clock menu more-arrow no yes

Filed under:

‘Racist Sandwich’ Podcast Leaves Portland

New, 1 comment

“We’ve still got a lot of work to do.”

Racist Sandwich co-hosts and co-founders, Zahir Janmohamed (left) and Soleil Ho
Facebook/Racist Sandwich

Since June 2016, the Racist Sandwich podcast has tackled the subjects of race and gender in the Portland food industry across 32 episodes, and last week, the final member of the original team, co-founder Zahir Janmohamed, left Oregon (co-host Soleil Ho is also not in Oregon; current producer Juan Ramirez plans on staying put). Eater sat down with Janmohamed before he left to discuss how he perceives the effects of the Racist Sandwich podcast, both on the Portland food scene and food media in general.

But first things first: Will Racist Sandwich go on? Janmohamed says yes, the team still plans on keeping the podcast going after he moves to Columbus, Ohio, where his partner, Claire, accepted a professorship. Future episodes will focus on Portland at times, but the move marks a shift toward a broader, more national scope.

Janmohamed recounted a number of challenges while covering race and gender in the Portland food scene. Case in point: He says people of color in the Portland food industry are sometimes hesitant to tell their stories.

“I did this story for Travel Oregon—a simple roundup about places to eat to break your fast during the month of Ramadan,” says Janmohamed, “and a few of the restaurants that I reached out to declined to be part of the article because they didn’t want it advertised that they were Muslim-owned. That’s a story. How sad is that when a Muslim restaurant owner has to say to me, another Muslim, ‘I respect you doing this article, but don’t include us.’ That’s the city we live in. I’m not saying it’s unique to Portland, but that story hasn’t been told.”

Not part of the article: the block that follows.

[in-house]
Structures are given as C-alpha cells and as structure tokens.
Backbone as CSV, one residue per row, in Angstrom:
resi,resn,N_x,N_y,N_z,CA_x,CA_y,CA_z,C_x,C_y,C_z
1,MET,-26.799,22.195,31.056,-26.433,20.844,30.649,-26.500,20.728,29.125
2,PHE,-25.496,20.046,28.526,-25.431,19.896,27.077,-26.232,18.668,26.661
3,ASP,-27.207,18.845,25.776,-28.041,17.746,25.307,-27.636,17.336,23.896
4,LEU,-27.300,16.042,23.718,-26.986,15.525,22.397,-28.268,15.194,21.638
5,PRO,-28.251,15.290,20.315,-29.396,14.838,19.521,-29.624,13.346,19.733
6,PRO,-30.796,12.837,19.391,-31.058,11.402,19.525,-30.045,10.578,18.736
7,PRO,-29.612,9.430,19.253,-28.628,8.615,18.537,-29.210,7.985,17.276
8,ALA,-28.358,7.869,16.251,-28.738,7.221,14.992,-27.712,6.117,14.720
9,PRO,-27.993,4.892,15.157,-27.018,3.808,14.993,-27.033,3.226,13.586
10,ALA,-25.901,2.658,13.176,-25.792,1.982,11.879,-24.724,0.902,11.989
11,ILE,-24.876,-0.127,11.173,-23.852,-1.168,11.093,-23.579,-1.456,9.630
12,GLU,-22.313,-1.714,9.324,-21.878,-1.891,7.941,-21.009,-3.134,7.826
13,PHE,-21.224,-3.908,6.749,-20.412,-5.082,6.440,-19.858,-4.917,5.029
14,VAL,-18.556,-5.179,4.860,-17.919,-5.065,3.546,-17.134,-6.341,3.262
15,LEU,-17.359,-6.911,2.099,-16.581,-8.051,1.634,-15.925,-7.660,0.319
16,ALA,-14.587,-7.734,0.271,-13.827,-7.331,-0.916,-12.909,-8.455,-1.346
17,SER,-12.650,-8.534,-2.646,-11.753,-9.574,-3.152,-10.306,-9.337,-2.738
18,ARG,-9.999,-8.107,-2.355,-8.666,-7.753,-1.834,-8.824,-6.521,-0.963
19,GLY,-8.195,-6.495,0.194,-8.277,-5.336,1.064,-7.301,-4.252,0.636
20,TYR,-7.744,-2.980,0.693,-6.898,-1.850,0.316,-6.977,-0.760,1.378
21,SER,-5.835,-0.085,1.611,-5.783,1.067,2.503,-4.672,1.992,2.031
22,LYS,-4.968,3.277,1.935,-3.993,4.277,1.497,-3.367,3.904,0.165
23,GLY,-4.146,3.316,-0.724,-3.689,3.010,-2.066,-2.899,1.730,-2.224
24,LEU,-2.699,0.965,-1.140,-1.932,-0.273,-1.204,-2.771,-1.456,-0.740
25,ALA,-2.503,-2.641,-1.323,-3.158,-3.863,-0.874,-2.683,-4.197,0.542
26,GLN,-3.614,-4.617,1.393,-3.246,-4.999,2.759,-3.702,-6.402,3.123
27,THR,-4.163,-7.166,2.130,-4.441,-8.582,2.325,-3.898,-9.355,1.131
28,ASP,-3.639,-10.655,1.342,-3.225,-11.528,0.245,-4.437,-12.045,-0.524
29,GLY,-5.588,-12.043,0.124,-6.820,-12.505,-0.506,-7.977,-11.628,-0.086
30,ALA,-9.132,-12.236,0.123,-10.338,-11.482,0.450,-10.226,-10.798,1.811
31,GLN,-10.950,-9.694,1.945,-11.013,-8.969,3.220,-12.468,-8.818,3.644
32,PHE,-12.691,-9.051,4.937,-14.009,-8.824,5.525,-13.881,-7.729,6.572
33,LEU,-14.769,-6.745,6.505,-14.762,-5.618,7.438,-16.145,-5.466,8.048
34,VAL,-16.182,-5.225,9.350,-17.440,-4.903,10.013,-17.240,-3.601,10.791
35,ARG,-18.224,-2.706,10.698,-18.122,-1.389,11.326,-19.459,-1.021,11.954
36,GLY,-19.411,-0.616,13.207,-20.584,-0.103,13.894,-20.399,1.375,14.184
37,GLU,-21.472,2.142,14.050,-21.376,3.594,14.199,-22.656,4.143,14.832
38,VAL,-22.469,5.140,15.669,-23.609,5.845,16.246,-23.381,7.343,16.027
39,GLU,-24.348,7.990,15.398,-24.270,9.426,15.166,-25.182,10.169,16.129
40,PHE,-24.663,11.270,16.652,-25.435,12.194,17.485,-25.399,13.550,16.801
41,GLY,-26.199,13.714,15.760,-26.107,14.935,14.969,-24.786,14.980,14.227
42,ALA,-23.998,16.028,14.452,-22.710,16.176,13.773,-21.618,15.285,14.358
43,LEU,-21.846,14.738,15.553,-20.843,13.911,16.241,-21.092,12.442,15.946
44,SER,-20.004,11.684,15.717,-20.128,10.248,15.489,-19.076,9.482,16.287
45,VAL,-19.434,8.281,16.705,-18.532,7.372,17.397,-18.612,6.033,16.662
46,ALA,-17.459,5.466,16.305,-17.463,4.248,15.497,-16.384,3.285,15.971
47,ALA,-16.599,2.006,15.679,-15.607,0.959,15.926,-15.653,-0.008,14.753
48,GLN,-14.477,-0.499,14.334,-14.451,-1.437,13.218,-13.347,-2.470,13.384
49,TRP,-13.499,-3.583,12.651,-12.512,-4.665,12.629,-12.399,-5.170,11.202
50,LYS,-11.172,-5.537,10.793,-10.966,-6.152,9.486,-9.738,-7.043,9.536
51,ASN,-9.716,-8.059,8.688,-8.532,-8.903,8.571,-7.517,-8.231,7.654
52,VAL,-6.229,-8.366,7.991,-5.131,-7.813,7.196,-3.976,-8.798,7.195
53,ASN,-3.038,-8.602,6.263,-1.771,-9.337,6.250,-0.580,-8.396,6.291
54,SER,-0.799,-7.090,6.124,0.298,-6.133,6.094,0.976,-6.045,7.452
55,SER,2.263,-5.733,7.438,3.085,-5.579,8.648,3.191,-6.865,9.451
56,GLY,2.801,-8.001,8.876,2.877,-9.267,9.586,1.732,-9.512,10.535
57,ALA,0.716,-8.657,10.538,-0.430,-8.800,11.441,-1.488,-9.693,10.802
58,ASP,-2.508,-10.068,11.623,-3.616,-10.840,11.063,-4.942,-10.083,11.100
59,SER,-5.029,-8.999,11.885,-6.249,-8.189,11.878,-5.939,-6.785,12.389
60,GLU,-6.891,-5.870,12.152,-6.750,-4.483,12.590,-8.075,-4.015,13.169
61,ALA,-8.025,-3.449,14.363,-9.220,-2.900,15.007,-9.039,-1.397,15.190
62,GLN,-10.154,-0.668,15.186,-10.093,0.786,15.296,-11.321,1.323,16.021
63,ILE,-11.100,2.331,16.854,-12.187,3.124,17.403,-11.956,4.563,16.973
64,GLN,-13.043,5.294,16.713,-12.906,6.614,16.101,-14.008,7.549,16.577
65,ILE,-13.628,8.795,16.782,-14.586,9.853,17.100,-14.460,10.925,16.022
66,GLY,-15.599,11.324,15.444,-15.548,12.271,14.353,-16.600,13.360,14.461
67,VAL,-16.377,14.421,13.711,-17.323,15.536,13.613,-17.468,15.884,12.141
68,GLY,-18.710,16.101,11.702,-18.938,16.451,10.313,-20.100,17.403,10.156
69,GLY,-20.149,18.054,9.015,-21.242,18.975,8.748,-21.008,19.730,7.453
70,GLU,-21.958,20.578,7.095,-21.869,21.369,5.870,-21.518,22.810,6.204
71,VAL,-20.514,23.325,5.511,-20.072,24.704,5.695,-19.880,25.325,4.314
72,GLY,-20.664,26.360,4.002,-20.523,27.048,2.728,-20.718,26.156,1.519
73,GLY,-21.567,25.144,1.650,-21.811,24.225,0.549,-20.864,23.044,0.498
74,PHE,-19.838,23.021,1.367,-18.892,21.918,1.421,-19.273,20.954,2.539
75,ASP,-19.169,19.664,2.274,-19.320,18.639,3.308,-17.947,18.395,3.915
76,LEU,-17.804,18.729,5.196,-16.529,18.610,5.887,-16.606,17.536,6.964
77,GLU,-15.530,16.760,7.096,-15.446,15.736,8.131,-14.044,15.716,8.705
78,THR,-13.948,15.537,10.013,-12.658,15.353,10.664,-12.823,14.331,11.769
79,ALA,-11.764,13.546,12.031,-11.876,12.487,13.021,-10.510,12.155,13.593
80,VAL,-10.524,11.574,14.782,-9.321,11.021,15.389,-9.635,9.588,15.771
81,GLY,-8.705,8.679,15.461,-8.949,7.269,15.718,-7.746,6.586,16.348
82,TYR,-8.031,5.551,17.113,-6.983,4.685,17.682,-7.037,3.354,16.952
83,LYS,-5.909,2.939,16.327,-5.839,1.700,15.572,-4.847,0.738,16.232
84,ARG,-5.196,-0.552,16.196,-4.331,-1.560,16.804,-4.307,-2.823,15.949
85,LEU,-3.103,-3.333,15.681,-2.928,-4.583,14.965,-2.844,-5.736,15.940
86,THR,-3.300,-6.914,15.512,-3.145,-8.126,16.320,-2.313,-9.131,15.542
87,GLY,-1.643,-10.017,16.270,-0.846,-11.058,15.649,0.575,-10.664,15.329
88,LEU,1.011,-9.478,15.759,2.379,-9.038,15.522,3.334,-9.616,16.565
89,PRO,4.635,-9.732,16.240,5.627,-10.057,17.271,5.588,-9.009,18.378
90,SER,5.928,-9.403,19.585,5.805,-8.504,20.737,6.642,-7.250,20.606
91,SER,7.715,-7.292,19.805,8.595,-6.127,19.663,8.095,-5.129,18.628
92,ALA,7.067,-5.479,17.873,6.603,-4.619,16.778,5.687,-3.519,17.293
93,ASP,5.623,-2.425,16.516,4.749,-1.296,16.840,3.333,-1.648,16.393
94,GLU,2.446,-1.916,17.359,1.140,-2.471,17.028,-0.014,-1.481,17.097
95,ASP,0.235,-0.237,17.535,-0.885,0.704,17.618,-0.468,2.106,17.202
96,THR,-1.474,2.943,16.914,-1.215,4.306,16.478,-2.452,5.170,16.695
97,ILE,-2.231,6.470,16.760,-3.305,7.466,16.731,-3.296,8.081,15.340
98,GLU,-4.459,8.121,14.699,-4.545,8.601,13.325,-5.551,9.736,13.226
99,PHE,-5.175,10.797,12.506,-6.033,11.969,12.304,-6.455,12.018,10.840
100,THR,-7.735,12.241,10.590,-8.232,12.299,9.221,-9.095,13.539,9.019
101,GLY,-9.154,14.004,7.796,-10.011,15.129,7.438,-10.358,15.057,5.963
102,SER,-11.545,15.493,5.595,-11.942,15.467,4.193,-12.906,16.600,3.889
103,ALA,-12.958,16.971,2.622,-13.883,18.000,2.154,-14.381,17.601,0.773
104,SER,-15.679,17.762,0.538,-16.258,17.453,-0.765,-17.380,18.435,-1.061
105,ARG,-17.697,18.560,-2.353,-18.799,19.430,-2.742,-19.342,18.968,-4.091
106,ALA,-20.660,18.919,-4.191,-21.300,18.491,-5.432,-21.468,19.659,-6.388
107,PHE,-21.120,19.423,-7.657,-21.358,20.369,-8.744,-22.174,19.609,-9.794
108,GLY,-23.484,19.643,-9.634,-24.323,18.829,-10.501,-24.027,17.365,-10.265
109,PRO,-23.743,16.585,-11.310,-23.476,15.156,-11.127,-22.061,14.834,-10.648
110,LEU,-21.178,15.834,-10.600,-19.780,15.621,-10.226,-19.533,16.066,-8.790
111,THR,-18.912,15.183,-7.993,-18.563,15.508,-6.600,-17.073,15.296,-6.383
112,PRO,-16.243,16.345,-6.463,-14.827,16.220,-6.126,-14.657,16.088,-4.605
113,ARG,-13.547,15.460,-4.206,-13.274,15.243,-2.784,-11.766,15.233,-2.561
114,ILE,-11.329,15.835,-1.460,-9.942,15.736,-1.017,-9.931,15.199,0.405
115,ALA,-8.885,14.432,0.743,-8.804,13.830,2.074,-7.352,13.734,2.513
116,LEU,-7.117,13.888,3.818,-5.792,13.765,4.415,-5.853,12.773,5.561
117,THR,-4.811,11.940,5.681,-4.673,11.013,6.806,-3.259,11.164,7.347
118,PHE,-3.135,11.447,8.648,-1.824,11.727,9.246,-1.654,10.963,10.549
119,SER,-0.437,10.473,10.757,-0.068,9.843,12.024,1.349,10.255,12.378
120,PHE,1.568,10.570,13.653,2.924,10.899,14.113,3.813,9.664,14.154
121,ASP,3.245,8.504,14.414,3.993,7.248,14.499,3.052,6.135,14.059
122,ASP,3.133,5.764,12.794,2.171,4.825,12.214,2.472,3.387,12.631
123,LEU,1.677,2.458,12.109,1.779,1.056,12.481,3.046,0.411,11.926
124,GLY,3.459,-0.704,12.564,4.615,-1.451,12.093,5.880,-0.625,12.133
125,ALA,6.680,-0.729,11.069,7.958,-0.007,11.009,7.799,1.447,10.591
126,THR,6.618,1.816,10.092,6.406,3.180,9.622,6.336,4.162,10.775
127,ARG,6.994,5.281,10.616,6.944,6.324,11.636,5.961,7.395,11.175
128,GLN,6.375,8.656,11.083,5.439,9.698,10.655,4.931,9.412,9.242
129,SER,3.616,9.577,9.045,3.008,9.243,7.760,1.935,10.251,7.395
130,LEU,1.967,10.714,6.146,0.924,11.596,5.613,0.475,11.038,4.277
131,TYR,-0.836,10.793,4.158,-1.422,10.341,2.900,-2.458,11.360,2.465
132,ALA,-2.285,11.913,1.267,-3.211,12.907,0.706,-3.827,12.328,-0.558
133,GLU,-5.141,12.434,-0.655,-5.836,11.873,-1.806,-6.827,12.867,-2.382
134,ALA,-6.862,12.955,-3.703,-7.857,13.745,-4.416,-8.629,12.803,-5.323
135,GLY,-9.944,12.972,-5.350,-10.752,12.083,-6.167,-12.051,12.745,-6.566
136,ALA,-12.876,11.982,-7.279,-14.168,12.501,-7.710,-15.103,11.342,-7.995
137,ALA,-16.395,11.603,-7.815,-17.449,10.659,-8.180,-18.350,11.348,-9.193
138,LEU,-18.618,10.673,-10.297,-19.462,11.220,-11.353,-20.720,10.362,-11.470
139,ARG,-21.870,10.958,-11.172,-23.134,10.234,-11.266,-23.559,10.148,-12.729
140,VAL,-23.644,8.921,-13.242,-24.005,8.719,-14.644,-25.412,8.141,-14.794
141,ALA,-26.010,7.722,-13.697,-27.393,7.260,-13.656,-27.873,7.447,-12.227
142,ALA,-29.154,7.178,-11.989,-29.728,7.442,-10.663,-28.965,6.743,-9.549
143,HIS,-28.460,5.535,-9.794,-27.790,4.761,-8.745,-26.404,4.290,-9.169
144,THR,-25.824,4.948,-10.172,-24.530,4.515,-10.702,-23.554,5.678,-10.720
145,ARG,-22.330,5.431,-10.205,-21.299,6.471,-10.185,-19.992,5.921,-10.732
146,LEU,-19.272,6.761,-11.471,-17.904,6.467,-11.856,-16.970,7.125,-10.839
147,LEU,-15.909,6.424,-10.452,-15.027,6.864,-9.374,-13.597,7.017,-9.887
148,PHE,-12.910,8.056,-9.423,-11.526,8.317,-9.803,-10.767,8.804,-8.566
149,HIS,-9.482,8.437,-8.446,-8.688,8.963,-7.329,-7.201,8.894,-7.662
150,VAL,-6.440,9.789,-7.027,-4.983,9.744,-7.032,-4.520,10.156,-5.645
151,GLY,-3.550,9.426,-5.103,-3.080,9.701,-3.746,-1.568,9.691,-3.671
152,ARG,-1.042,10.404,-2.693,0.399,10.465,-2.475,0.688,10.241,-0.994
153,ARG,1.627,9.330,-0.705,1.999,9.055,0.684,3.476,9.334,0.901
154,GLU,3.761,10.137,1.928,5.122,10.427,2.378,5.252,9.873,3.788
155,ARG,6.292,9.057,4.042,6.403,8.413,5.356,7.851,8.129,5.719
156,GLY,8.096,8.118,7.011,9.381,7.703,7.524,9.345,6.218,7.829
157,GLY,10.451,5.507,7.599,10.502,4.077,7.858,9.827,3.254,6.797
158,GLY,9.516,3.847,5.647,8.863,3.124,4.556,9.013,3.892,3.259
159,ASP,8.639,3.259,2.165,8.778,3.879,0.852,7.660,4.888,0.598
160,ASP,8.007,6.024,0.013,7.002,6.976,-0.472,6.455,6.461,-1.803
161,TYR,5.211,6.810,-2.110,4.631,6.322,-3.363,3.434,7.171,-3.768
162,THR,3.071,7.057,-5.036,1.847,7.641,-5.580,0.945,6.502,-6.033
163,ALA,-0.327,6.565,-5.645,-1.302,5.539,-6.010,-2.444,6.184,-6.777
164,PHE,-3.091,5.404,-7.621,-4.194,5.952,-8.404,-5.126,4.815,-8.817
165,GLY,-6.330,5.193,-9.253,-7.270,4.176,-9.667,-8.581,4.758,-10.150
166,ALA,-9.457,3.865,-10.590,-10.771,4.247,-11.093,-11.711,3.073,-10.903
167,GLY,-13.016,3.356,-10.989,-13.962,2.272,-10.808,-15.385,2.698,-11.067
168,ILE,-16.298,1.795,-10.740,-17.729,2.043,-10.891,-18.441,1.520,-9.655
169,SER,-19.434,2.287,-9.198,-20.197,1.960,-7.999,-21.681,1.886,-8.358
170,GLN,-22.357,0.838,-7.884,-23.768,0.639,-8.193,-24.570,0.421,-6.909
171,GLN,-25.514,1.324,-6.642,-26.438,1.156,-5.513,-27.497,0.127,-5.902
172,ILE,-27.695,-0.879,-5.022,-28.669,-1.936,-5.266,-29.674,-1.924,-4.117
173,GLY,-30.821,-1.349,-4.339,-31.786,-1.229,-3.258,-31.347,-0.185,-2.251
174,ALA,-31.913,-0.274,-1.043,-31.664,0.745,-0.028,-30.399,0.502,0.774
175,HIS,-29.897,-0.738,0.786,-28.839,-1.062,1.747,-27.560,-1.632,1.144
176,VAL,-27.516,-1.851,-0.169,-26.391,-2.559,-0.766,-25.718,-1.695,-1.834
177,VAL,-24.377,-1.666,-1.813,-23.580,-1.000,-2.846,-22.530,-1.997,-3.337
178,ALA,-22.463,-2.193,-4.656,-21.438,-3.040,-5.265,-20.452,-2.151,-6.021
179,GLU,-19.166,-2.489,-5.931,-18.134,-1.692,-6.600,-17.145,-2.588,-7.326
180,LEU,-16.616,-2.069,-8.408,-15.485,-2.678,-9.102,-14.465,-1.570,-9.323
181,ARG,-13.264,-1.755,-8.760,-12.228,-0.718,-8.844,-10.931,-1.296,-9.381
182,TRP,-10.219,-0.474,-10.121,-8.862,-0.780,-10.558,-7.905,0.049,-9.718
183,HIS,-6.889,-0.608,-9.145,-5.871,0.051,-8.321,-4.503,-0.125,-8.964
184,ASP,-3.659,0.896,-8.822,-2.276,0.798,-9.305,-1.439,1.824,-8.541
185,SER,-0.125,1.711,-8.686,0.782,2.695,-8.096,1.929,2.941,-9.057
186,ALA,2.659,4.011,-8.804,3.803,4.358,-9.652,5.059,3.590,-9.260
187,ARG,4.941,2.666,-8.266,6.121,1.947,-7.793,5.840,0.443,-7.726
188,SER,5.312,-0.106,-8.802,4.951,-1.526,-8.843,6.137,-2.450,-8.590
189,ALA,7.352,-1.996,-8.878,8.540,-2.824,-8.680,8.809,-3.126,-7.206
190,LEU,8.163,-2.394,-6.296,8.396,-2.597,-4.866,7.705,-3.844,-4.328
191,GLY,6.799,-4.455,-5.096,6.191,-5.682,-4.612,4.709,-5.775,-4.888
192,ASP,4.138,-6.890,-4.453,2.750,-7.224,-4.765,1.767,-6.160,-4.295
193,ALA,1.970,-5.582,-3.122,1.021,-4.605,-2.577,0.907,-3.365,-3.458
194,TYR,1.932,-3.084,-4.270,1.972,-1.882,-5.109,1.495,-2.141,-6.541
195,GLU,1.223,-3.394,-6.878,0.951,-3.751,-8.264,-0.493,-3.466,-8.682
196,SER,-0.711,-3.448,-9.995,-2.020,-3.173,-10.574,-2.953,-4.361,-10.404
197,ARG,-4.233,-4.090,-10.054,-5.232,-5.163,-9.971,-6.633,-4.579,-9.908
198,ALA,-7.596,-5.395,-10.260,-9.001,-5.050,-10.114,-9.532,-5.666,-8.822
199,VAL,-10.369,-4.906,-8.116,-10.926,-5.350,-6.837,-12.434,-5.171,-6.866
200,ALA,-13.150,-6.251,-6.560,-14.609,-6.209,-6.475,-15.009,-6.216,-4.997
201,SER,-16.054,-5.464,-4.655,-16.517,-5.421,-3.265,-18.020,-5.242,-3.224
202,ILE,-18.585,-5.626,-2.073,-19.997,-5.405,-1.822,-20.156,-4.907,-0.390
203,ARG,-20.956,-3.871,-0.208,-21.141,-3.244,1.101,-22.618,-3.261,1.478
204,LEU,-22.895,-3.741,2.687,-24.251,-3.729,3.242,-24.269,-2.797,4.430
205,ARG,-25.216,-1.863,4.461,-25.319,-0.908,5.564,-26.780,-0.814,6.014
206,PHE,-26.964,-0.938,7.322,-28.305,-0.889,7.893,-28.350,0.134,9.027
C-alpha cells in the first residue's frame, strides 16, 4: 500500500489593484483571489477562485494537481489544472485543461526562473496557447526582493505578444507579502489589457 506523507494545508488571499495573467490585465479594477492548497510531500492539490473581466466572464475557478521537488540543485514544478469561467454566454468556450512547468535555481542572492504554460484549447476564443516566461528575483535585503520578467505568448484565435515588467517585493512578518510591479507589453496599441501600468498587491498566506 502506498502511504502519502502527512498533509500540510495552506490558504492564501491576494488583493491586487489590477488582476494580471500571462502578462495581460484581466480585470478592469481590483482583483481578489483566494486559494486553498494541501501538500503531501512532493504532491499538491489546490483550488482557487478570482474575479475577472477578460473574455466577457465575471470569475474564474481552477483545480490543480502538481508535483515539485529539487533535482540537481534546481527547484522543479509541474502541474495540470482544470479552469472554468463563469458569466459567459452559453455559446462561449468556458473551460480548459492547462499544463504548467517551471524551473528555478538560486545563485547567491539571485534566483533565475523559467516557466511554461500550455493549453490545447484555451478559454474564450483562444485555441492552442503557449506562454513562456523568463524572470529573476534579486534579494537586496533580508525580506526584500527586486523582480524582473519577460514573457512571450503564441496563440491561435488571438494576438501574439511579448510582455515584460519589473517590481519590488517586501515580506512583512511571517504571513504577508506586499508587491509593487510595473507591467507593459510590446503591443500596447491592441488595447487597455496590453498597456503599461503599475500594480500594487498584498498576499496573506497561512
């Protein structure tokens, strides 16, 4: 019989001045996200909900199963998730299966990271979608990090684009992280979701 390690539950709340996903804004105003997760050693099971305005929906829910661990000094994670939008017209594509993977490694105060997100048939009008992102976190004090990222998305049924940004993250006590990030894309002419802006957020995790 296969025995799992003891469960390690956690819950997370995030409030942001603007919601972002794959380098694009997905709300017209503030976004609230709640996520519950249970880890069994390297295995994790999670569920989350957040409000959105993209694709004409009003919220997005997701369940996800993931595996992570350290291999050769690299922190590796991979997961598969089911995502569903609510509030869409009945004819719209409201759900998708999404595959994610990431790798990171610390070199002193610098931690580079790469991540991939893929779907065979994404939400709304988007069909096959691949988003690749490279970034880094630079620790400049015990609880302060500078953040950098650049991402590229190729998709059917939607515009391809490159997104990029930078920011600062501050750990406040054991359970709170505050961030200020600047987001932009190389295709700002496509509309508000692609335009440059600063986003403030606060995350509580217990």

Janmohamed says he also experienced the reluctance among women — “both women of color and white women” to discuss, on-air, the times they’ve been sexually harrassed while working in the food industry. “They’ve said no [to coming on the podcast], saying, ‘I support the show, I think it’s great topic, but I just can’t talk about it.’ It reminds me that we’ve got a lot of work to do.”

When asked how individual journalists and media outlets might affect change in these areas, Janmohamed said, “Ask people of color what are the kinds of stories they want to see reflected, or allow people of color to tell stories that may not be centered around a white audience.”

He also offered a few tips for people who are interested in working in food journalism. “I would say: A, really have a voice. In food writing, it’s really important to have a voice. B, for all writers: Have something to say. C, for writers of color: Identify ways you have access to communities that maybe white writers do not have access to. Then, go to editors and say, ‘I have access to this particular space. Let me take you—and let me take your readers—into this space.’ That’s golden. Be able to identify a story that maybe only you can uniquely tell.”

This post has been updated for clarity.

Sign up for the newsletter Sign up for the Eater Portland newsletter

The freshest news from the local food world